Report on the lecture by Ivana Bartoletti “Power, Politics, & AI: Building a Better Future”

Shenghui Jiang (4th year, Faculty of Education, University of Tokyo)

・Date and Venue: August 30, 2021, 18:00-19:30 (JST) @Zoom
・Language: English
(Click here for details on the event)

On the 30th of August, Ivana Bartoletti joined B’AI Forum to give a talk with the title of “Power, Politics, & AI: Building a Better Future” and kindly shared her thoughts to questions raised by participants. As the last of the three-part series of talks about AI and social justice, it started with an introduction of the program and Bartoletti, given by Dr. Yuko Itatsu, the Associate Director of the B’AI Forum and director of the Forum’s AI and Social Justice summer program. Following this, Dr. Kaori Hayashi, the Director of the B’AI Forum and Executive Vice President of the University of Tokyo, spoke about the vision of B’AI Forum as the opening remarks.


Bartoletti started her talk with an introduction of the UK’s A-level grading fiasco. Due to COVID-19, A-level exams were cancelled in 2020 and instead, the UK’s Department of Education introduced an algorithm to give students grades that will be used in the application of universities. However, it was found out that this algorithm cannot work fairly and predict the performance of a student correctly.


Following the case in the UK, she gave us a strong message about discriminations in AI, especially those used with allocative, editorial, or predictive functions. In her words, “there is nothing neutral about data in technology,” since data reflects all the inequality and discriminations in real society as it is. With that in mind, using AI to group people, to identify certain trends, or make predictions of people’s behavior can be very dangerous. It is because AI will simply reproduce discriminations which are included within data and we may not even be aware of it. To explain it, she used the example of an airplane. Like the engine system of an airplane, AI is also a system that most of us don’t understand. However, we have no choice but to accept the decision made by an AI and endure the consequences.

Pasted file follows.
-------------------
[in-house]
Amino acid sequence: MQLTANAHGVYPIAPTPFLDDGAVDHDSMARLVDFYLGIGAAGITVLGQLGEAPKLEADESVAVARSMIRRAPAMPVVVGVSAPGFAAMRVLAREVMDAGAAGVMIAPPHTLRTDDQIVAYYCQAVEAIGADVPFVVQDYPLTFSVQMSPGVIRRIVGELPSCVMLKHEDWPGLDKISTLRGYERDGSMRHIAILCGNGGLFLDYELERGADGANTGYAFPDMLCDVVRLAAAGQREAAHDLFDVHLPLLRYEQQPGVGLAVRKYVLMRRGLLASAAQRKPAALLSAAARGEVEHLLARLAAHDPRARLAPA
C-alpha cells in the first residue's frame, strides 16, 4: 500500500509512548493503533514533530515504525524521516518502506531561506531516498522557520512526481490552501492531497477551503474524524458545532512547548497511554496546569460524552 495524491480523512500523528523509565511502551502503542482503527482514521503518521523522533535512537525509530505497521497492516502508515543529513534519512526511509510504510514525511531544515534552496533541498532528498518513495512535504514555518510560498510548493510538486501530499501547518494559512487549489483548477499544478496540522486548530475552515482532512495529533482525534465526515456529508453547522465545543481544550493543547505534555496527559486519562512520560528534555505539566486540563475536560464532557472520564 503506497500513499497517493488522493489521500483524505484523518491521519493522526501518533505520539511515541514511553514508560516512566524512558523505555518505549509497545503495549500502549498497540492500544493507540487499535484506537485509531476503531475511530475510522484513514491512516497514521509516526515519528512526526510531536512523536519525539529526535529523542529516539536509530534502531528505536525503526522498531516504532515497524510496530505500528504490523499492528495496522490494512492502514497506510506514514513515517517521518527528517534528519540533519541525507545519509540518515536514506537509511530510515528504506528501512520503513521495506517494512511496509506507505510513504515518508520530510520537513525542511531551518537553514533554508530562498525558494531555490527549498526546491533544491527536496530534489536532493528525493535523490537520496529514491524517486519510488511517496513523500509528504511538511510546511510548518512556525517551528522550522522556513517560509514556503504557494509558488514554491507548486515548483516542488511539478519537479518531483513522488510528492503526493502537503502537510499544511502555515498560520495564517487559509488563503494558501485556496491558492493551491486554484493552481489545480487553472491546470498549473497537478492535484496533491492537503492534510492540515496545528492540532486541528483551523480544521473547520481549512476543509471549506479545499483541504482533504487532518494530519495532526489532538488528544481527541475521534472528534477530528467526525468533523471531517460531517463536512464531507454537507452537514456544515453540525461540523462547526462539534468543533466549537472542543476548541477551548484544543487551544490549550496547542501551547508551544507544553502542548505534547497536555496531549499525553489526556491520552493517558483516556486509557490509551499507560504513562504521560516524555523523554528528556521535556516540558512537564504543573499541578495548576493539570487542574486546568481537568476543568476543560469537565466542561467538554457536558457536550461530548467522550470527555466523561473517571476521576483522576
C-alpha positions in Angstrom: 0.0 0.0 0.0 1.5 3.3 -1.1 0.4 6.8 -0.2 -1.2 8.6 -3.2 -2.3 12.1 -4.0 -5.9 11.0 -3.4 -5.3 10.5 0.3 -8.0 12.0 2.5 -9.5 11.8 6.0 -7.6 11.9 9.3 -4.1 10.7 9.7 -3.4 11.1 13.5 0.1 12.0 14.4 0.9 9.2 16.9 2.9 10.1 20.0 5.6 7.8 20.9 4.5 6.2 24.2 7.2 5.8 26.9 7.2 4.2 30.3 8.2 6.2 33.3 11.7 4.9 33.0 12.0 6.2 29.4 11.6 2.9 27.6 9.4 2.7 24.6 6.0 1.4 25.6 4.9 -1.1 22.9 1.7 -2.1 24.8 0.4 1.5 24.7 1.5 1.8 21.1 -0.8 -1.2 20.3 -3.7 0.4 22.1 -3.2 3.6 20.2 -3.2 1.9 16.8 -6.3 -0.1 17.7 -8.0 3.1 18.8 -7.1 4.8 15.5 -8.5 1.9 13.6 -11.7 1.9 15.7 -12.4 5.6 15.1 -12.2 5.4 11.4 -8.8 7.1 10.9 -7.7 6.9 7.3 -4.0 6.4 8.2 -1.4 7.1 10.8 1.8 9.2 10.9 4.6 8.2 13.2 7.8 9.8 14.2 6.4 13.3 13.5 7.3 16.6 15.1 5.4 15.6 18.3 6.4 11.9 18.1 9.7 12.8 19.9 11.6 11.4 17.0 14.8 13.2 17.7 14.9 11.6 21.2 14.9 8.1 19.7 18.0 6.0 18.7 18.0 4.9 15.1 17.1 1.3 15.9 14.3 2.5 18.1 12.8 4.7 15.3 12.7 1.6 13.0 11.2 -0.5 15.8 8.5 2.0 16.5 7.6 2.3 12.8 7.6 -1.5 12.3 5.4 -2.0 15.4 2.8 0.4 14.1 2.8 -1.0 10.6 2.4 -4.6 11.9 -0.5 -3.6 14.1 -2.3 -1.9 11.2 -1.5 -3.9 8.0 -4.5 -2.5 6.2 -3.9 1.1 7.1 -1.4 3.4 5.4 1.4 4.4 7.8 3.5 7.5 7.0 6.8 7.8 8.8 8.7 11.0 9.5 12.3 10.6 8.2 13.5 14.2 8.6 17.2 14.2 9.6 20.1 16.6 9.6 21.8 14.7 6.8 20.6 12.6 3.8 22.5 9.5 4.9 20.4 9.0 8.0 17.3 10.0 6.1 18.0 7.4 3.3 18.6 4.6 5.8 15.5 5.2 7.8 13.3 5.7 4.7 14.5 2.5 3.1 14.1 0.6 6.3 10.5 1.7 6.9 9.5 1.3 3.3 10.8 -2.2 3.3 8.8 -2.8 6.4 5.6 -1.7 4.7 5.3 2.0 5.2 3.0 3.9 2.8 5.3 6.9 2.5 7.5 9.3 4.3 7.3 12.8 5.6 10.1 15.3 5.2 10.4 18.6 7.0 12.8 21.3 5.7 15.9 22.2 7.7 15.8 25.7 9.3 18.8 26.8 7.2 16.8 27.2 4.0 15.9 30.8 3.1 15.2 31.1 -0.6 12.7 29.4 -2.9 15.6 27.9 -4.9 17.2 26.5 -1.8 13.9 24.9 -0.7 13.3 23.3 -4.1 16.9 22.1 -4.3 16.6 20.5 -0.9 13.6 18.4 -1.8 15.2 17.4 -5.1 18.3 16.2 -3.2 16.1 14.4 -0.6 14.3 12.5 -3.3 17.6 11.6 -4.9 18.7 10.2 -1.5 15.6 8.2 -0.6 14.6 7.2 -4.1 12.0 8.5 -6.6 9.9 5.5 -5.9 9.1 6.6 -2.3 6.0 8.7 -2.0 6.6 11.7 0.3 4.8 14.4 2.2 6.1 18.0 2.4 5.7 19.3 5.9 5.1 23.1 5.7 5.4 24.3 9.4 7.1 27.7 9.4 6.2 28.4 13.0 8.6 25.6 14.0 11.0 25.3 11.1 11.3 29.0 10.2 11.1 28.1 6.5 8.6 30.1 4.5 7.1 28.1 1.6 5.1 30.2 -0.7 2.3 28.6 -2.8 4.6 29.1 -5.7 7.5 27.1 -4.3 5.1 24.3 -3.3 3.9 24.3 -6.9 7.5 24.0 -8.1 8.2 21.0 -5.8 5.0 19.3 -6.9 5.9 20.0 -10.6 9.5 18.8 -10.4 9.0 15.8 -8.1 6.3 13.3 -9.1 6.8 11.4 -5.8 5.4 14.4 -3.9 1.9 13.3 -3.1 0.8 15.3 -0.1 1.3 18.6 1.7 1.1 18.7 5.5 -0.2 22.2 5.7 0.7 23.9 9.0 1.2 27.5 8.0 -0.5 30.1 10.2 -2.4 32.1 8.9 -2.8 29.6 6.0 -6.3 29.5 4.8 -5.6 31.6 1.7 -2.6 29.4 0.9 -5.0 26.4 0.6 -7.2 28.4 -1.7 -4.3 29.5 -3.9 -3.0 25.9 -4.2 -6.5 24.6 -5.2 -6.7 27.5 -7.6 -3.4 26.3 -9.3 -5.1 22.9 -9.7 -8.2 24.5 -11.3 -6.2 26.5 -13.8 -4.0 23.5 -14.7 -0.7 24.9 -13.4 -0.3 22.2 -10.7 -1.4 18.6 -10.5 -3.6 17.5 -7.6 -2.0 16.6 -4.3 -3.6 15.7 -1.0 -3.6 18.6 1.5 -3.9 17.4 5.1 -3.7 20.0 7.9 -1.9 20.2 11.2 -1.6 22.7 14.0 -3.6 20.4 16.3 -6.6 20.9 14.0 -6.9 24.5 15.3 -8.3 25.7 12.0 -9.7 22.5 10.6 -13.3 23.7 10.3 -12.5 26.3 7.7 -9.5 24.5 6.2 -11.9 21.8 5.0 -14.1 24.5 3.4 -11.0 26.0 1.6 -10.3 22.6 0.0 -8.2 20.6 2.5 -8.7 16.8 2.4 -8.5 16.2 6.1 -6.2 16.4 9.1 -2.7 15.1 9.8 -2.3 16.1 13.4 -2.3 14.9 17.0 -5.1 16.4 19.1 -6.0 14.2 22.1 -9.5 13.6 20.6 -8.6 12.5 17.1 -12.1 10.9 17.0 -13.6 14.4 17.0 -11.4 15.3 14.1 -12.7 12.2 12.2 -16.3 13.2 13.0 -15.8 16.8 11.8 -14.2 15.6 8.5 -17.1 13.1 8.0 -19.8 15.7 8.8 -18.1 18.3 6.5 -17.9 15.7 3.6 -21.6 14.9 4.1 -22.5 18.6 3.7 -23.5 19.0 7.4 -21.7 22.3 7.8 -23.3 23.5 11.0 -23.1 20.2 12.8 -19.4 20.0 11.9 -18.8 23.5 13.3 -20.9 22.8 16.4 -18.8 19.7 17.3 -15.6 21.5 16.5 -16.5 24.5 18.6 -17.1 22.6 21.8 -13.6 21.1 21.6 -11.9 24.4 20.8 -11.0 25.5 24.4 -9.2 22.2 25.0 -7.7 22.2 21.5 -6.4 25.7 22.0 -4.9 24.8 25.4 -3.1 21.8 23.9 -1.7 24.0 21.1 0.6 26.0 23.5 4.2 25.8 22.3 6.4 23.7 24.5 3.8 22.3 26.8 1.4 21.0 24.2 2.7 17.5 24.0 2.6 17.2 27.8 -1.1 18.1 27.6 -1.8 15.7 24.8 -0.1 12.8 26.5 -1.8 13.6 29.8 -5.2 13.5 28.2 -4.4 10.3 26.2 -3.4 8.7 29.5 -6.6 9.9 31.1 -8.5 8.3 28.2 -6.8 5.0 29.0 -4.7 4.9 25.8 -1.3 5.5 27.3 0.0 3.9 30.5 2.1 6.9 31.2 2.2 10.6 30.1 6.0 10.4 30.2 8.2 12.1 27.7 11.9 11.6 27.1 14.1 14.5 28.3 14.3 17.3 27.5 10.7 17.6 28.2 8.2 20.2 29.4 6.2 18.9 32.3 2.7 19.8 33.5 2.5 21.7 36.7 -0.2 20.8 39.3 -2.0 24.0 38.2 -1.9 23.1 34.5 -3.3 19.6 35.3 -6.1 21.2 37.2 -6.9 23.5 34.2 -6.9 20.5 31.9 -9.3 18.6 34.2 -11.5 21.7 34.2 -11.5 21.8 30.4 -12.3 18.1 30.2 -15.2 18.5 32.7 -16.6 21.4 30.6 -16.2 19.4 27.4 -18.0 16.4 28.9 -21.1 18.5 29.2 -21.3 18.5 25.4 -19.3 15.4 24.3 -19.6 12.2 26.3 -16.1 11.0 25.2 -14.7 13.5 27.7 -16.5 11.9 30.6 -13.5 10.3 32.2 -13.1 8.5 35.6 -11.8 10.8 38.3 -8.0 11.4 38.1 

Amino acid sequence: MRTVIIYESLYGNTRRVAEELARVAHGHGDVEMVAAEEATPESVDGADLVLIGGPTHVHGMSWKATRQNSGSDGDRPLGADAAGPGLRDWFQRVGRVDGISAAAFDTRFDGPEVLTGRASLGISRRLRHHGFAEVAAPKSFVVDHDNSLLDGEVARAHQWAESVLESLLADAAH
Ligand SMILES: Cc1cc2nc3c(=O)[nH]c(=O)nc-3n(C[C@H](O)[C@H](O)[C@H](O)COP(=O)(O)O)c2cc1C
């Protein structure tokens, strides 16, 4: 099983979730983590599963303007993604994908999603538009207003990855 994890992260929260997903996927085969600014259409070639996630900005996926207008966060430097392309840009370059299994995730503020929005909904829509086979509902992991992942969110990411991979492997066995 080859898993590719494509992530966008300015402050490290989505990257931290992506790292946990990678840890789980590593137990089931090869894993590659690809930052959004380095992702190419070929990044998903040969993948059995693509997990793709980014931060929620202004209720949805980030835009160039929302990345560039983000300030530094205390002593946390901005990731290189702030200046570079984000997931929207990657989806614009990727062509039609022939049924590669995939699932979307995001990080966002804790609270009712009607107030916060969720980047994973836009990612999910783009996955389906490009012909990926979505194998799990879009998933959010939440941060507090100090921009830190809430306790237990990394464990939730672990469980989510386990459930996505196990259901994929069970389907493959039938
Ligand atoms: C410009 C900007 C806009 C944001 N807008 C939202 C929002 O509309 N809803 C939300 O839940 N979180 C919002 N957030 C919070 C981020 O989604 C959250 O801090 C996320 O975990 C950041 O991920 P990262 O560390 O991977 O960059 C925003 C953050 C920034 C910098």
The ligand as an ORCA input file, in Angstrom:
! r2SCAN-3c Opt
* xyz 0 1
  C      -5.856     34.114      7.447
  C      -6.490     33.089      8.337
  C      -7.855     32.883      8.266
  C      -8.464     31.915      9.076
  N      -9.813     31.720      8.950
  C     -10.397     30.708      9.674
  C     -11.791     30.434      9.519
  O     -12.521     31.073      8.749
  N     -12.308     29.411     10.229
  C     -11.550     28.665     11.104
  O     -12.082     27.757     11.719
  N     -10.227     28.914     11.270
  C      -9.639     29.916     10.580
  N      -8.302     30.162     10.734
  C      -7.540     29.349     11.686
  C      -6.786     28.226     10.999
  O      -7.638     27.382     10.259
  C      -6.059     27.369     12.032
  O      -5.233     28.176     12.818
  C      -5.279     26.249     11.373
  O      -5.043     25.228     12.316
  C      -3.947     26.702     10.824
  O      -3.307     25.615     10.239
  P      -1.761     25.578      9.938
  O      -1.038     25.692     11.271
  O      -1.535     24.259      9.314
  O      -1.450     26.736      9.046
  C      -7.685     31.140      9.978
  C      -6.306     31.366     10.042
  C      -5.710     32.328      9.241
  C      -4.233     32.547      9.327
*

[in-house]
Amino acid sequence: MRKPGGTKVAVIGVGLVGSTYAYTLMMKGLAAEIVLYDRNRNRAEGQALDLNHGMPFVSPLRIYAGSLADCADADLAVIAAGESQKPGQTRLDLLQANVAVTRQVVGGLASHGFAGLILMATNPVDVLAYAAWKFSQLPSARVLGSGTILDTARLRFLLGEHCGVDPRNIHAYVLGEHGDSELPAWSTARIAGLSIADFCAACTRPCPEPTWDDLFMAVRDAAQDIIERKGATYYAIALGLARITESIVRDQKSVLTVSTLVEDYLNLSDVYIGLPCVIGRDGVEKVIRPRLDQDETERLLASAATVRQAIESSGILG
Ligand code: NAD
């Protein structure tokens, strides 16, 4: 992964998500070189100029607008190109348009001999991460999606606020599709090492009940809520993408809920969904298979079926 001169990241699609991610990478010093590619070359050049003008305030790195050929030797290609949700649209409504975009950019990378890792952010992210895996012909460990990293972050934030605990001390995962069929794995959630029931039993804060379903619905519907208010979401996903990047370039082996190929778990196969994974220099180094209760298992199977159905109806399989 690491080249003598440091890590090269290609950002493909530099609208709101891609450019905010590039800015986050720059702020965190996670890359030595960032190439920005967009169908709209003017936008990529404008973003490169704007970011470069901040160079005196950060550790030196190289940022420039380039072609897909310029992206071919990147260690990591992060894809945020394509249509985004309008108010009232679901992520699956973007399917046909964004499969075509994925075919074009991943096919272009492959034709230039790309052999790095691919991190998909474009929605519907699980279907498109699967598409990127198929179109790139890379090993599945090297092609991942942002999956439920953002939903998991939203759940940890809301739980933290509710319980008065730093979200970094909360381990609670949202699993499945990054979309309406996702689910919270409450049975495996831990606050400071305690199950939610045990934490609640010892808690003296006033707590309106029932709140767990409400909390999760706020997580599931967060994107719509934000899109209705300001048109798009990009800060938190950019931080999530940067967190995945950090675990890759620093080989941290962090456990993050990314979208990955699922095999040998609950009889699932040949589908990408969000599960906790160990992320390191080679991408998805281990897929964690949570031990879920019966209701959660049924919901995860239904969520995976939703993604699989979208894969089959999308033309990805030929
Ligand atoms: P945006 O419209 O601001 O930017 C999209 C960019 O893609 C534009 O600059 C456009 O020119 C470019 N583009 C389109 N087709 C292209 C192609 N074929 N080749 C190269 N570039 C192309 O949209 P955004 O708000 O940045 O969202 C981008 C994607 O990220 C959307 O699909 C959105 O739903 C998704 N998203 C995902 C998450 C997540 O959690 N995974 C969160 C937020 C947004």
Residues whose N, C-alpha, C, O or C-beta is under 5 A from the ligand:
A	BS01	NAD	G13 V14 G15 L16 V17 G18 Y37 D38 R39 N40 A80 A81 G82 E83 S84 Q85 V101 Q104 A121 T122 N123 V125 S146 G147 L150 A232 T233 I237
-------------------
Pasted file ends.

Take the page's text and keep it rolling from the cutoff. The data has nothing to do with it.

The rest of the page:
She also talked about how the asymmetry of power around AI technology does harm to people, especially the most vulnerable parts of the society. Since the companies are collecting data from people and use AI to make decisions such as the amount of loans one can borrow, individuals don’t have a say on how AI is used for or against them. In this case, individuals can only serve as passive roles, which exacerbates the inequalities in our society. In addition, Bartoletti also mentioned the limits of existing legislation. Compared with the rapid development of AI technology and its applications in real life, regulations around AI are still not enough. This situation is putting individuals, who always fall into the weak side of the balance of power, into a rather vulnerable and helpless circumstance.


After the discussion of discriminations in AI, Bartoletti continued her talk with a question of whether we can, or should, be satisfied, if we can manage to create an AI without biases. Her answer was a no. Like the algorithm that decides what kind of advertisement will show up on your web browser, AI can cause other problems aside of discrimination. The example above can result in filter bubbles on social media and will contribute to the crash of democracy. If we received different kinds of news under an “individualized recommendation” system then we may recognize the same world very differently which may lead to serious fragmentation of society and a collapse of public discourse. .


To close her talk, she suggested the importance of global cooperation and global standards. Even though the race of AI technology development is currently going on among countries, she believes countries need to work together to tackle the ethical problems in AI.


During the Q&A session, Bartoletti shared her thoughts on how corporations can benefit from addressing biases in AI. She also encouraged us to join the conversation on AI and social justice to make a change. Not only people inside the coding room, but everyone needs to speak up, because it is everybody’s life that is influenced by the application of AI.


Because I’m part of some social movements and trying to bring more people into these conversations about social injustice, I was extremely impressed and empowered by this session. While acknowledging those discriminations and injustice in AI, instead of denying the technology as a whole, she chose to make suggestions for a better system and spread her words to have more people get into the conversation. Her objective but optimistic view of technology and society has made me rethink my attitude towards gender issues that I’m trying to tackle.